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Green Milkweed Asclepias viridis 100 Seeds USA Company

Green Milkweed Asclepias viridis 100 Seeds USA Company

Regular price $10.99 USD
Regular price $13.99 USD Sale price $10.99 USD
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Asclepias viridis, commonly known as green antelopehorn, is a species of milkweed native to the central and southern United States. Here are some key characteristics and information about Asclepias viridis:

Appearance: Green antelopehorn typically grows to a height of 1 to 2 feet. It has a distinctive appearance with slender, erect stems and lance-shaped leaves. The leaves are arranged in pairs and are typically smooth-edged.

Flowers: The flowers of Asclepias viridis are small and greenish-white, forming umbrella-like clusters at the top of the stems. The blooming period is usually in late spring to early summer. Like other milkweeds, the flowers are important for attracting pollinators, especially butterflies.

Fruit: After flowering, green antelopehorn produces elongated seed pods (follicles) that are green and slender, resembling the horns of an antelope. As the pods mature, they turn brown and split open, releasing seeds attached to silky hairs that aid in wind dispersal.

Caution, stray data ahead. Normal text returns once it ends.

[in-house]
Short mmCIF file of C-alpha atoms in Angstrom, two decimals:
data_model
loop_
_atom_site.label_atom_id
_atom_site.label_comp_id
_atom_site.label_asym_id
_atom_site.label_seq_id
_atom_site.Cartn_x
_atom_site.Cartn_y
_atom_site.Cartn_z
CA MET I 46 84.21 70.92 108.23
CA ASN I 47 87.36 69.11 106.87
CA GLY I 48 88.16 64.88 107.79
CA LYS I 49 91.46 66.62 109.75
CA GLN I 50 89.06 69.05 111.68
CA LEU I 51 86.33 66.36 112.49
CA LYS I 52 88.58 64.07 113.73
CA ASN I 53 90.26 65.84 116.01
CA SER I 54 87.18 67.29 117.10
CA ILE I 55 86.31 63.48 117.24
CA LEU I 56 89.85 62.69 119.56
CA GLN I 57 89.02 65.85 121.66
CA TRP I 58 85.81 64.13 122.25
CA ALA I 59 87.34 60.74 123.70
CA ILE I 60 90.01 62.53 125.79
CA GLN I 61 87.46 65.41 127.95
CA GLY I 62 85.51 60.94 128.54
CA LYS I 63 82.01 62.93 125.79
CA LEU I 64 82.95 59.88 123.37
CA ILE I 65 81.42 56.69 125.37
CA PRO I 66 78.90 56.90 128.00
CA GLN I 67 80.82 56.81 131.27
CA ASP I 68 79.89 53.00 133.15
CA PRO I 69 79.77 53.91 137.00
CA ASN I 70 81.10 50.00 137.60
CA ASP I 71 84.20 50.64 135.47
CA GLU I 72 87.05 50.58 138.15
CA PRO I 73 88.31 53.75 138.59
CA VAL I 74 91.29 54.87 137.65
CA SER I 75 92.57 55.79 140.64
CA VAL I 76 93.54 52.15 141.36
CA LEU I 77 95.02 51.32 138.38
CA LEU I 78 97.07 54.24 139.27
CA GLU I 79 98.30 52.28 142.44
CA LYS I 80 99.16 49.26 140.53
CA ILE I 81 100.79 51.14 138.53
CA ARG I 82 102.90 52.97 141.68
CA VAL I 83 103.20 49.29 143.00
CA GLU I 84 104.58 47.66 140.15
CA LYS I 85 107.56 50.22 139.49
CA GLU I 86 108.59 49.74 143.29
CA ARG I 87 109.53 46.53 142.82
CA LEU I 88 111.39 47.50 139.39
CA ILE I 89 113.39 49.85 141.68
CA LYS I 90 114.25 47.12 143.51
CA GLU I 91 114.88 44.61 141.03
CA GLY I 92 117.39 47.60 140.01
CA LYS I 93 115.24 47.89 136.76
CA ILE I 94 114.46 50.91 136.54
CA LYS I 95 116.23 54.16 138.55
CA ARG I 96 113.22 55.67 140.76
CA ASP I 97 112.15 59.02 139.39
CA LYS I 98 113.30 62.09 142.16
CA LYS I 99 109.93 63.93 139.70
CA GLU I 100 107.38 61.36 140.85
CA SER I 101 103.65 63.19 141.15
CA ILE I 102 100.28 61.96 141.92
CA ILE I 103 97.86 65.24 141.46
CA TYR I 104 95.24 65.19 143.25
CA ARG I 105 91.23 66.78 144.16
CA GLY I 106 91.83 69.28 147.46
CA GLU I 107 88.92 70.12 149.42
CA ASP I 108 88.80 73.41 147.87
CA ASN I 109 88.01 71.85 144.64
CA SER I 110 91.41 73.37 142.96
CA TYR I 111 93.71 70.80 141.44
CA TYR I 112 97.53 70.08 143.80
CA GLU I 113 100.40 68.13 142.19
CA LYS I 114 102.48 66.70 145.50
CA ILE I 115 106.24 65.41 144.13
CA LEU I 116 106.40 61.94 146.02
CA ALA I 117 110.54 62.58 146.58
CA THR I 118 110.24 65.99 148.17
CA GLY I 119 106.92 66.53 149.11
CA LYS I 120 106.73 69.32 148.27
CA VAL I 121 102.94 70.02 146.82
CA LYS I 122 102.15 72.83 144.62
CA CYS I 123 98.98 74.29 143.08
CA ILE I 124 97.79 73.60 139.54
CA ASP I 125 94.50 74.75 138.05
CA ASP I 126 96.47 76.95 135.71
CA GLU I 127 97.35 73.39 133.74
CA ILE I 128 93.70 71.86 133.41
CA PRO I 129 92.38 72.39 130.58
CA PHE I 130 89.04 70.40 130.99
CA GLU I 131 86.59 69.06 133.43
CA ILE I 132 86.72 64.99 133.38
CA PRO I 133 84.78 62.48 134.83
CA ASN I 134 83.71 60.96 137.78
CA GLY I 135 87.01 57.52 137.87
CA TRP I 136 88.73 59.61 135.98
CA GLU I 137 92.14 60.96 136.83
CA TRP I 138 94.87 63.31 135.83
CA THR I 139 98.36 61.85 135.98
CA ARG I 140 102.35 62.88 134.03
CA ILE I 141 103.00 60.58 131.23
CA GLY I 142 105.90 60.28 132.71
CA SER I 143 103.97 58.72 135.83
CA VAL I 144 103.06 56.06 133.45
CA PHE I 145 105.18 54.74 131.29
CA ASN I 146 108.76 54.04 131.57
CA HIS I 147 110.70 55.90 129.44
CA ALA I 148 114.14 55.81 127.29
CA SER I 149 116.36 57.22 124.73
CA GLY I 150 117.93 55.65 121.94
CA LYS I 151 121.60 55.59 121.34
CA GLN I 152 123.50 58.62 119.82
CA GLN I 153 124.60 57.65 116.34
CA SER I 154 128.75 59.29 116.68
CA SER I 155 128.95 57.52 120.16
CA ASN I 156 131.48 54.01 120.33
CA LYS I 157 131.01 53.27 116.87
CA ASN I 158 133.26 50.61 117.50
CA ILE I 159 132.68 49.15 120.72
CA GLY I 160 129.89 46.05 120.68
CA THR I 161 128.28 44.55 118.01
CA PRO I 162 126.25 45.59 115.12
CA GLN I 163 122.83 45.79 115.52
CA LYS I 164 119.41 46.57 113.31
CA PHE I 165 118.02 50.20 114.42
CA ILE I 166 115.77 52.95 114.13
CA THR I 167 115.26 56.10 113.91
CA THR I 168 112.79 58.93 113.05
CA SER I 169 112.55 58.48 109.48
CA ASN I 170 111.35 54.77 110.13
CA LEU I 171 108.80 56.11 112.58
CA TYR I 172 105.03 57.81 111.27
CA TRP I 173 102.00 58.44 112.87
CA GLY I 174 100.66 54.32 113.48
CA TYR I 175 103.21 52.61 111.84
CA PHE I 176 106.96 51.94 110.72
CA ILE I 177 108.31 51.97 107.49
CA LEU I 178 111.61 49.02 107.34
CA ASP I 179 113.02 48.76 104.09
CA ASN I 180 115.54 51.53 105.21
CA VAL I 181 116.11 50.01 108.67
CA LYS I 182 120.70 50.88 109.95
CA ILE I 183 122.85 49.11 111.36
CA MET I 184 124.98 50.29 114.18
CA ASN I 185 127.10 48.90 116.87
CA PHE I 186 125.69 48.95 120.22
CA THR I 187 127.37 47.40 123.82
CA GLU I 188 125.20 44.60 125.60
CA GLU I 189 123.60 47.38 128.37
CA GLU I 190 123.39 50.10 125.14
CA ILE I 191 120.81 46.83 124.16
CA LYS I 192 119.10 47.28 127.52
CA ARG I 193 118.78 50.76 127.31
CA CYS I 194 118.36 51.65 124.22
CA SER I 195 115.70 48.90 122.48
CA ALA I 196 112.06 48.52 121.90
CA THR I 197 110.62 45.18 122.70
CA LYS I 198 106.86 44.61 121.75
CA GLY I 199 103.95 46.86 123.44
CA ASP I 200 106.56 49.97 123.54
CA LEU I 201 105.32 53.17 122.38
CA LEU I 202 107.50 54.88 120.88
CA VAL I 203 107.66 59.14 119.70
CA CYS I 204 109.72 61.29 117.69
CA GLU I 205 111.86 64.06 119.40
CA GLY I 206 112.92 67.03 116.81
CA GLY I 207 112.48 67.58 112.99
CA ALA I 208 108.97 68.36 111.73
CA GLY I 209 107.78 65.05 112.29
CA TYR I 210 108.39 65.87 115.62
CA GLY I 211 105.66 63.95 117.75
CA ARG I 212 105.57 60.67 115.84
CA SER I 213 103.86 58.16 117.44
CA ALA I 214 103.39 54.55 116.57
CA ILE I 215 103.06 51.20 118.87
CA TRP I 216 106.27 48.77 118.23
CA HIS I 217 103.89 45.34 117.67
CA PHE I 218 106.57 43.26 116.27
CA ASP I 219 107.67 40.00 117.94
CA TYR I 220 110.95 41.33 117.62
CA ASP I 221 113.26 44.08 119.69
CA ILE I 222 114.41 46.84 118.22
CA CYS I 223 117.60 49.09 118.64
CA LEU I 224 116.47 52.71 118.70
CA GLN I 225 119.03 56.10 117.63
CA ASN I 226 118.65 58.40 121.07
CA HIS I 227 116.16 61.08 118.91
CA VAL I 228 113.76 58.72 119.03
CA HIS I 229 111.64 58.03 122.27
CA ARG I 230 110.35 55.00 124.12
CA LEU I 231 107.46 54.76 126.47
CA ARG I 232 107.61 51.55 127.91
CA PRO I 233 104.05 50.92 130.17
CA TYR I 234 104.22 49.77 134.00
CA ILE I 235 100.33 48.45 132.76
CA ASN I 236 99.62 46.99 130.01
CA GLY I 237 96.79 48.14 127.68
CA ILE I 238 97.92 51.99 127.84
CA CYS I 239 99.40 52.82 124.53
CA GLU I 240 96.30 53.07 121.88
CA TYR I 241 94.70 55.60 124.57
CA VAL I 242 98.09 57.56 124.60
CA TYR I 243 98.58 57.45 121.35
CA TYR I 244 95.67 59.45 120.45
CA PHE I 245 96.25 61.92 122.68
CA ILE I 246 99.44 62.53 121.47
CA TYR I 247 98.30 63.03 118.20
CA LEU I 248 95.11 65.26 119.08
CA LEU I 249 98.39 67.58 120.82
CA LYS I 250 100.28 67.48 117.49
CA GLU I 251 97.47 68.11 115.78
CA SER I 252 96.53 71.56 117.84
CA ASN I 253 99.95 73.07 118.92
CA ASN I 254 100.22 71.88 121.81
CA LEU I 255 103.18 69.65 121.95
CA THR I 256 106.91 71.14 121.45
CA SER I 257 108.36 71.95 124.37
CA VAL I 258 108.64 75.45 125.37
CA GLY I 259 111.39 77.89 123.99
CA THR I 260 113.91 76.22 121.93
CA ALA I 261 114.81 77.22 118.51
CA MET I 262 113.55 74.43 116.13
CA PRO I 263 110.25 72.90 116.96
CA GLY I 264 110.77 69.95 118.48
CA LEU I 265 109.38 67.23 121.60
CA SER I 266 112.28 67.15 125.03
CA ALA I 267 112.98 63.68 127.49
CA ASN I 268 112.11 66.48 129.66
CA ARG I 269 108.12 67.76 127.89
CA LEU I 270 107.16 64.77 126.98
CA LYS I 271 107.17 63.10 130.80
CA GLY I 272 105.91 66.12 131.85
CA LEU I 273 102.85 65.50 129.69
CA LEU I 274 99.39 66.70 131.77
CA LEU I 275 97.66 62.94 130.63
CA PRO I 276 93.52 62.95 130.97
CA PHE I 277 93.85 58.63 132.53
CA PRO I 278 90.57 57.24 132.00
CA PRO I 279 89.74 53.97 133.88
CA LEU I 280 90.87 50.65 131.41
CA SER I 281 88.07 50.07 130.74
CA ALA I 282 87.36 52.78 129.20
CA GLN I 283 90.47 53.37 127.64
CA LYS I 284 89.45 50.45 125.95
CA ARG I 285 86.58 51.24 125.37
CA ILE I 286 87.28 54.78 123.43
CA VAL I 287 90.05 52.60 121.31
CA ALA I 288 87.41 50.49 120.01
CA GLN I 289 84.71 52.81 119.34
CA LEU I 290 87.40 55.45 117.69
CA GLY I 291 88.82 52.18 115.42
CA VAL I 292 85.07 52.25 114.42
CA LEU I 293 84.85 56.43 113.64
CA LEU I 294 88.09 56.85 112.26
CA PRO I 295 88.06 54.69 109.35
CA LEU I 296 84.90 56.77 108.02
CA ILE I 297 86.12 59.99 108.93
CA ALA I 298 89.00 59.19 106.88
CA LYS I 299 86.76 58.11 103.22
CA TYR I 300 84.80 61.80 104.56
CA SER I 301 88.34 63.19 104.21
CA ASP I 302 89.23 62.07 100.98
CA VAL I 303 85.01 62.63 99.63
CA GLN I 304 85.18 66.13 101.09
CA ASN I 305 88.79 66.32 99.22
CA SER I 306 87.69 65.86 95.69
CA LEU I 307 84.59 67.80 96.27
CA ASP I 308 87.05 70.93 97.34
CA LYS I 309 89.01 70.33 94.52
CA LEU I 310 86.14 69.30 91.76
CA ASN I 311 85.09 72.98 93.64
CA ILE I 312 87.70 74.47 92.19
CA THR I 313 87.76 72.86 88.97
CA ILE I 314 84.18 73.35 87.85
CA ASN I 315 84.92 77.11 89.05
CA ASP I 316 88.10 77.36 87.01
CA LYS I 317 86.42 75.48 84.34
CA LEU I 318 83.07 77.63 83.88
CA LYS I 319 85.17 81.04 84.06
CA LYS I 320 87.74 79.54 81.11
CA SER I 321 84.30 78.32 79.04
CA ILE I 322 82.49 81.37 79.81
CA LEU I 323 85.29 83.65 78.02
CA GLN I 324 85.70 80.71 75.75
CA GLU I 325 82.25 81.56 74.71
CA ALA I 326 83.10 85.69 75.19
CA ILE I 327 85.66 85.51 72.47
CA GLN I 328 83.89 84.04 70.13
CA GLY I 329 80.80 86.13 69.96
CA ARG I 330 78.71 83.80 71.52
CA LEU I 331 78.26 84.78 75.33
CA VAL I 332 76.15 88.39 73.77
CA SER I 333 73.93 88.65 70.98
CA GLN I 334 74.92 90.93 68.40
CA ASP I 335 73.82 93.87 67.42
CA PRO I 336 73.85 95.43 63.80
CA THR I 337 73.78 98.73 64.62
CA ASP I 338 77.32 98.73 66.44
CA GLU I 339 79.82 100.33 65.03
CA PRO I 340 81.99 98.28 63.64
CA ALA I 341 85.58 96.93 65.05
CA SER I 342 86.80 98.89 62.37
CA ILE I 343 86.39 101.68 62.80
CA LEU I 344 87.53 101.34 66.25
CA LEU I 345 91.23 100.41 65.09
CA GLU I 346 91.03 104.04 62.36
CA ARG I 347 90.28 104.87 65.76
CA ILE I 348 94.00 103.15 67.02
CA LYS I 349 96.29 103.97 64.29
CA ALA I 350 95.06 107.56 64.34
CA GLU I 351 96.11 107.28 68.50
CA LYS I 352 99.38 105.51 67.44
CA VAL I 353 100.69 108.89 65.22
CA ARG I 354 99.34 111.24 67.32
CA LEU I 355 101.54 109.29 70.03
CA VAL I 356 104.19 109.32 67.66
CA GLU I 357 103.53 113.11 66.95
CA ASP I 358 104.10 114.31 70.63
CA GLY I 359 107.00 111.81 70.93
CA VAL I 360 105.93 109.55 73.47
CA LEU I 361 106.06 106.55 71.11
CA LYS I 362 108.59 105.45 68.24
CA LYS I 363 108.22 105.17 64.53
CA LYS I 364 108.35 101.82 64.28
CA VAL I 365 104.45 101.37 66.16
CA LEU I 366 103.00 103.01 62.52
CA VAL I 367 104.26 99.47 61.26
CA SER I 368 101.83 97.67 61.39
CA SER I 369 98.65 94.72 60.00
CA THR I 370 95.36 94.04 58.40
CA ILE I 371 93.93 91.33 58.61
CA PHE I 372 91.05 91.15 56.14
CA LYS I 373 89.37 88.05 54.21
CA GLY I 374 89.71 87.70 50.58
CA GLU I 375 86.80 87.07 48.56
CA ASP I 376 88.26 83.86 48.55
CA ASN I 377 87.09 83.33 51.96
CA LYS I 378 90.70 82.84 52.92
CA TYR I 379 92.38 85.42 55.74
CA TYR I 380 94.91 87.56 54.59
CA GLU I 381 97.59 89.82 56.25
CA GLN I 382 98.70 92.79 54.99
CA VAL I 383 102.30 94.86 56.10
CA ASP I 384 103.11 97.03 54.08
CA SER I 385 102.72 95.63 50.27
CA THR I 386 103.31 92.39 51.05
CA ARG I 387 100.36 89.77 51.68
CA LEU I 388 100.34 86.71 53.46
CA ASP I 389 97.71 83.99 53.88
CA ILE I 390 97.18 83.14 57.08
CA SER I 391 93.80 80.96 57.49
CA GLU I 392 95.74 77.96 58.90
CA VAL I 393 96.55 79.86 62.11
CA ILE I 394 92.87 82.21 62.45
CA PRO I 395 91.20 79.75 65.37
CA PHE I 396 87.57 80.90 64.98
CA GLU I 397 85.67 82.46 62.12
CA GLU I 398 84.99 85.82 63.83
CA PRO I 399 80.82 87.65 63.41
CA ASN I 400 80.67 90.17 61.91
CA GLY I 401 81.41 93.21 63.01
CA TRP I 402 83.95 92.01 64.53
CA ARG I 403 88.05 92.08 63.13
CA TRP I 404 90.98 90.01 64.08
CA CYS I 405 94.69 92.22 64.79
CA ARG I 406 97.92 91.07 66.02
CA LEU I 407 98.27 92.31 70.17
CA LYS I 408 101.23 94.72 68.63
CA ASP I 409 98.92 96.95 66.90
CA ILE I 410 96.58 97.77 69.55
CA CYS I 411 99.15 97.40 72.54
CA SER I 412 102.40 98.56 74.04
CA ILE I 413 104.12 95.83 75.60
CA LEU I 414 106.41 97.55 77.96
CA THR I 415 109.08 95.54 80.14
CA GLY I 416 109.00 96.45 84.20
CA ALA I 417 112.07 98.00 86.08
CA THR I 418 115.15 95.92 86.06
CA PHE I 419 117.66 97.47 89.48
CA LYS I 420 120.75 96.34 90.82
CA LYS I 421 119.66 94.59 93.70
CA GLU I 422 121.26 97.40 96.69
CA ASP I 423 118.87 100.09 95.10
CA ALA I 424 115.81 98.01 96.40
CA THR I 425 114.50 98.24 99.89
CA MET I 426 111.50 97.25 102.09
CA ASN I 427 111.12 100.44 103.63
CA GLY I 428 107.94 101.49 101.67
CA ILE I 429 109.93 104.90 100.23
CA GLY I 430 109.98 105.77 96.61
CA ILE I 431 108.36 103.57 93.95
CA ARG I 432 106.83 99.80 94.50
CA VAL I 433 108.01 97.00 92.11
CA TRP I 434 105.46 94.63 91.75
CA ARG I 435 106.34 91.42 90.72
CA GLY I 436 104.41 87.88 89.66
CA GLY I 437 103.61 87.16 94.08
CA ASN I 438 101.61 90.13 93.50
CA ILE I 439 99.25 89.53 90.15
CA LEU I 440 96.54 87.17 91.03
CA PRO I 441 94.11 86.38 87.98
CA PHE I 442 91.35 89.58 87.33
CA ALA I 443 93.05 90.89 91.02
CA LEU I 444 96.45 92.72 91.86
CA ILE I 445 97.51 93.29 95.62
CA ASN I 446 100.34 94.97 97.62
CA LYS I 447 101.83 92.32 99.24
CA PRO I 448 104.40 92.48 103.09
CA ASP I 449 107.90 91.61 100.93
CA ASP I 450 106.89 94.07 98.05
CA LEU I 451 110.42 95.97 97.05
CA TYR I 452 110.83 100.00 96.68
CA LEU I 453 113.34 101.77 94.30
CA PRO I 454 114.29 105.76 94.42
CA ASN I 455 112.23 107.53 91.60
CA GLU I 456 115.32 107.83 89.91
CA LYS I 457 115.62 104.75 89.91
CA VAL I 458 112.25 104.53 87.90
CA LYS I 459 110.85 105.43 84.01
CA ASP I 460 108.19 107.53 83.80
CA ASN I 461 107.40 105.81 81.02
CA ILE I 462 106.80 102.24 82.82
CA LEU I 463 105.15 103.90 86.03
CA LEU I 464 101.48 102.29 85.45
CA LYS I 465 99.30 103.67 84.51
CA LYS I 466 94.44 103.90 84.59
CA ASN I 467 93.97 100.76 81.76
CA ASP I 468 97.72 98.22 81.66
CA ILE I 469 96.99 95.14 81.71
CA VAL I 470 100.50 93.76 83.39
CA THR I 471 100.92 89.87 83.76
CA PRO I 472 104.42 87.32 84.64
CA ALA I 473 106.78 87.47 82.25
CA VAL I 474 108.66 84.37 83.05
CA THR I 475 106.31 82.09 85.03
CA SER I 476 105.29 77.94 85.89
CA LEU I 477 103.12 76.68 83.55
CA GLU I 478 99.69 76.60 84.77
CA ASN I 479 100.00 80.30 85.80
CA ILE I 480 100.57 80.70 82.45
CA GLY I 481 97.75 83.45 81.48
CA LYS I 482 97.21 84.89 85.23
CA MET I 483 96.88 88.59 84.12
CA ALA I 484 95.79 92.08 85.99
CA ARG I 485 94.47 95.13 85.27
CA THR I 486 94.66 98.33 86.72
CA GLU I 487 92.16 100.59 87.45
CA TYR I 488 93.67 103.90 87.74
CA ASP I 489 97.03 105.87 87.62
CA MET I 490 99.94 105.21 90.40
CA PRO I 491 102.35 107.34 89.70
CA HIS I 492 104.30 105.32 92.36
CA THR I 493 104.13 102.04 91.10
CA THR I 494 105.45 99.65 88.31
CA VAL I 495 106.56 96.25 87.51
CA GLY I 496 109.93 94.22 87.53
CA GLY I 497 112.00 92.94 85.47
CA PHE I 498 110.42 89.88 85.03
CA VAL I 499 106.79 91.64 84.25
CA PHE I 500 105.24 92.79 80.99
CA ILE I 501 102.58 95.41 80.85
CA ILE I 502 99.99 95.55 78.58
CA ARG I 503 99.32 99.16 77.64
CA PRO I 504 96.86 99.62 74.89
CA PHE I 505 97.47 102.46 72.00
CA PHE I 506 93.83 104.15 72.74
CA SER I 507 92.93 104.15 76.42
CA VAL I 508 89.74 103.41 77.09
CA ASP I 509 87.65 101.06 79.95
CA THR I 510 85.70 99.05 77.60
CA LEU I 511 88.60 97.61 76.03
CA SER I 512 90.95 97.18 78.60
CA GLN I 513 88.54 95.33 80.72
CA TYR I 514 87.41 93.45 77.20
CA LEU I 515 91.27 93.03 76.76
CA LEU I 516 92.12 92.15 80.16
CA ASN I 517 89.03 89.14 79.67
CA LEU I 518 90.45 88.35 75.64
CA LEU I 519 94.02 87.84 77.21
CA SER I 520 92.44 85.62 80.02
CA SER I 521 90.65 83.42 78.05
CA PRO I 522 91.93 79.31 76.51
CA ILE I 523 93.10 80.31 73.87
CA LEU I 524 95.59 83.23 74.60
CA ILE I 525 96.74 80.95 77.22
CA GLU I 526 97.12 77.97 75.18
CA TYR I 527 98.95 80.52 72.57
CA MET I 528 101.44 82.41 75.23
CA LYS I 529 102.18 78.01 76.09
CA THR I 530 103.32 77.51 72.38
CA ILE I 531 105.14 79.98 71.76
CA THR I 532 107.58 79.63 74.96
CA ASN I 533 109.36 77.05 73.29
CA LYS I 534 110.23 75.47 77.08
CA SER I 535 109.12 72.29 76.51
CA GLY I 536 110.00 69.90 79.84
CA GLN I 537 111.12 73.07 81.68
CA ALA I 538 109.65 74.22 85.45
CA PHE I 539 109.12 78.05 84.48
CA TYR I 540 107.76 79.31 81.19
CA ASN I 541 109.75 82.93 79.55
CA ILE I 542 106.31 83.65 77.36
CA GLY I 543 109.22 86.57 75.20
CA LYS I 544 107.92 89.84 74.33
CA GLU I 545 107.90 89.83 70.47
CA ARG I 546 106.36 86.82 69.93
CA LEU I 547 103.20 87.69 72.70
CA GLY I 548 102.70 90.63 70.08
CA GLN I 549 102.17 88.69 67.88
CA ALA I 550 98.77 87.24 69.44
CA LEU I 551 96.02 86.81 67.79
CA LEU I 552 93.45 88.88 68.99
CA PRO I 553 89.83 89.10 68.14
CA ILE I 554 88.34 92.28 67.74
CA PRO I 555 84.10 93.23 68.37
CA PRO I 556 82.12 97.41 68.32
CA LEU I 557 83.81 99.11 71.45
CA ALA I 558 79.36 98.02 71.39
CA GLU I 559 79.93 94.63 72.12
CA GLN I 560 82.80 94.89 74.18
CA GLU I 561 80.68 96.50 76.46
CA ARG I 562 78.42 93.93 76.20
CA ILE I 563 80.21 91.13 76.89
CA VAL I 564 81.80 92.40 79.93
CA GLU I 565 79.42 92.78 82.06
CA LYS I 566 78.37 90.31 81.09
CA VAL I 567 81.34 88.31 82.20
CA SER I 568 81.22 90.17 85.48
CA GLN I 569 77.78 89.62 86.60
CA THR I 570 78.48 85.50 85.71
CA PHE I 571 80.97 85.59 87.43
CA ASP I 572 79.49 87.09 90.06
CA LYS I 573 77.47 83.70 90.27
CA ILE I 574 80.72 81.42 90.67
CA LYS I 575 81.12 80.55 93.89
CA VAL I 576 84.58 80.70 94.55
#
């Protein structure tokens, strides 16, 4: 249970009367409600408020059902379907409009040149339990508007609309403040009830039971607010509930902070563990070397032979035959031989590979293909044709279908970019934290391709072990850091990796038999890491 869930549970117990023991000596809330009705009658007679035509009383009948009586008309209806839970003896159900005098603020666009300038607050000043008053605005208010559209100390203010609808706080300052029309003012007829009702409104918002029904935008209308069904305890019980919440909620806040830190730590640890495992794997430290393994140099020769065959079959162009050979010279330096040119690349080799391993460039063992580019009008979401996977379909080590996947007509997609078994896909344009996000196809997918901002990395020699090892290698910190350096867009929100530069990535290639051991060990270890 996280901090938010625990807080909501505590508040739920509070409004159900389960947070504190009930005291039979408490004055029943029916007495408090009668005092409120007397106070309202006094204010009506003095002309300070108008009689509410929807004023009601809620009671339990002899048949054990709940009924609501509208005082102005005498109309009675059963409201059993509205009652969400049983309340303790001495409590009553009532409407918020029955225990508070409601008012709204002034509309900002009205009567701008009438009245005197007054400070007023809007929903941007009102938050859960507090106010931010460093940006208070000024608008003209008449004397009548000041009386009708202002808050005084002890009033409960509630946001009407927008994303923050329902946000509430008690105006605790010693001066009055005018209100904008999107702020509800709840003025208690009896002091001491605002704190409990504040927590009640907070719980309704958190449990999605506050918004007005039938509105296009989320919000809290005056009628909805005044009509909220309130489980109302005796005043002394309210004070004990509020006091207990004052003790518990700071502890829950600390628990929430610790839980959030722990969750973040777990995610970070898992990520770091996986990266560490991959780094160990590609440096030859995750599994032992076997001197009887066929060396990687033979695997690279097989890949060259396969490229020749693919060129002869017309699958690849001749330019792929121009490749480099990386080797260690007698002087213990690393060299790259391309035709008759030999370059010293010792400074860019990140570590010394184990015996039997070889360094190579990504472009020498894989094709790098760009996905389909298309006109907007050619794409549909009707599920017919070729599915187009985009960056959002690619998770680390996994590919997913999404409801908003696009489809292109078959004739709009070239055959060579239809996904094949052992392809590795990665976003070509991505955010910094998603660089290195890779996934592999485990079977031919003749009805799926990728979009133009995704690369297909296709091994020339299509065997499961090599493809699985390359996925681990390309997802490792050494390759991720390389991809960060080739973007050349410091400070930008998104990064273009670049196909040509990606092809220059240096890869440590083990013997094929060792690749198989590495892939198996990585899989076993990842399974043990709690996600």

Habitat: This milkweed species is commonly found in a variety of habitats, including prairies, open fields, and along roadsides. It prefers well-drained soils and can tolerate dry conditions.

Monarch Butterfly Habitat: As with many milkweed species, Asclepias viridis is an important host plant for monarch butterfly larvae (caterpillars). Monarch butterflies lay their eggs exclusively on milkweed plants, and the larvae feed on the leaves.

Drought Tolerance: Green antelopehorn is well-adapted to drier conditions and exhibits a degree of drought tolerance. This makes it suitable for planting in areas with well-drained soil and periodic dry spells.

Gardening: Green antelopehorn can be cultivated in gardens, especially those designed to attract pollinators or support wildlife. Planting milkweeds like Asclepias viridis contributes to the conservation of monarch butterflies and other pollinators.

Conservation: Asclepias viridis, like other milkweeds, is of conservation interest due to the decline in monarch butterfly populations. Conservation efforts often involve planting native milkweed species to provide critical habitat for monarchs.

Caution: While milkweed plants are essential for monarch butterflies, it's important to note that some species can be toxic if ingested. Monarch caterpillars have adapted to tolerate the toxins, but other animals may be affected.



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